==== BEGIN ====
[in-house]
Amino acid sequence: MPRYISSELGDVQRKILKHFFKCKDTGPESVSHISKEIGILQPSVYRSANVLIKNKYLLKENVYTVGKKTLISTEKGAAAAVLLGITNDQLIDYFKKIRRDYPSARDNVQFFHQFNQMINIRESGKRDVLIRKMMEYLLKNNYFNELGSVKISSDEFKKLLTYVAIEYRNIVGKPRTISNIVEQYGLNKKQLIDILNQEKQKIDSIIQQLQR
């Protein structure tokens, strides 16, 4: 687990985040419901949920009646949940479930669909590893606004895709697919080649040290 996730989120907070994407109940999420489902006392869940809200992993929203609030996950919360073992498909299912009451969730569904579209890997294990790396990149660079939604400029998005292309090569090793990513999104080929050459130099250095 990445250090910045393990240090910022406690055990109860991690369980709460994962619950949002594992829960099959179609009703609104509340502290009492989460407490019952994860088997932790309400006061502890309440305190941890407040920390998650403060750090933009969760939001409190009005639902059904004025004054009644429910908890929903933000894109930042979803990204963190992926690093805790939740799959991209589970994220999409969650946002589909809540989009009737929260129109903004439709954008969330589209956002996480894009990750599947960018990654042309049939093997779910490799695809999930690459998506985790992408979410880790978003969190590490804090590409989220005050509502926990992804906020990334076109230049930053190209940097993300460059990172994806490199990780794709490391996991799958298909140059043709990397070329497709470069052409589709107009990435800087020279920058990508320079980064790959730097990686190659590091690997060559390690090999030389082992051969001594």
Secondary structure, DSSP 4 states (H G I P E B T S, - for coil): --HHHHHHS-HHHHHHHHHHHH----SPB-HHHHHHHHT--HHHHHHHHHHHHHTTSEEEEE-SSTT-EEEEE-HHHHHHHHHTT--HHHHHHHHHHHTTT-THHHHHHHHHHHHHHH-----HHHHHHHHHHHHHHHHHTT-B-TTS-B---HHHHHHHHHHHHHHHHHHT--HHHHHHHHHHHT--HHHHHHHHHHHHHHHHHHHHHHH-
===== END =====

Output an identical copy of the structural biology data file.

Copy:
[in-house]
Amino acid sequence: MPRYISSELGDVQRKILKHFFKCKDTGPESVSHISKEIGILQPSVYRSANVLIKNKYLLKENVYTVGKKTLISTEKGAAAAVLLGITNDQLIDYFKKIRRDYPSARDNVQFFHQFNQMINIRESGKRDVLIRKMMEYLLKNNYFNELGSVKISSDEFKKLLTYVAIEYRNIVGKPRTISNIVEQYGLNKKQLIDILNQEKQKIDSIIQQLQR
């Protein structure tokens, strides 16, 4: 687990985040419901949920009646949940479930669909590893606004895709697919080649040290 996730989120907070994407109940999420489902006392869940809200992993929203609030996950919360073992498909299912009451969730569904579209890997294990790396990149660079939604400029998005292309090569090793990513999104080929050459130099250095 990445250090910045393990240090910022406690055990109860991690369980709460994962619950949002594992829960099959179609009703609104509340502290009492989460407490019952994860088997932790309400006061502890309440305190941890407040920390998650403060750090933009969760939001409190009005639902059904004025004054009644429910908890929903933000894109930042979803990204963190992926690093805790939740799959991209589970994220999409969650946002589909809540989009009737929260129109903004439709954008969330589209956002996480894009990750599947960018990654042309049939093997779910490799695809999930690459998506985790992408979410880790978003969190590490804090590409989220005050509502926990992804906020990334076109230049930053190209940097993300460059990172994806490199990780794709490391996991799958298909140059043709990397070329497709470069052409589709107009990435800087020279920058990508320079980064790959730097990686190659590091690997060559390690090999030389082992051969001594």
Secondary structure, DSSP 4 states (H G I P E B T S, - for coil): --HHHHHHS-HHHHHHHHHHHH----SPB-HHHHHHHHT--HHHHHHHHHHHHHTTSEEEEE-SSTT-EEEEE-HHHHHHHHHTT--HHHHHHHHHHHTTT-THHHHHHHHHHHHHHH-----HHHHHHHHHHHHHHHHHTT-B-TTS-B---HHHHHHHHHHHHHHHHHHT--HHHHHHHHHHHT--HHHHHHHHHHHHHHHHHHHHHHH-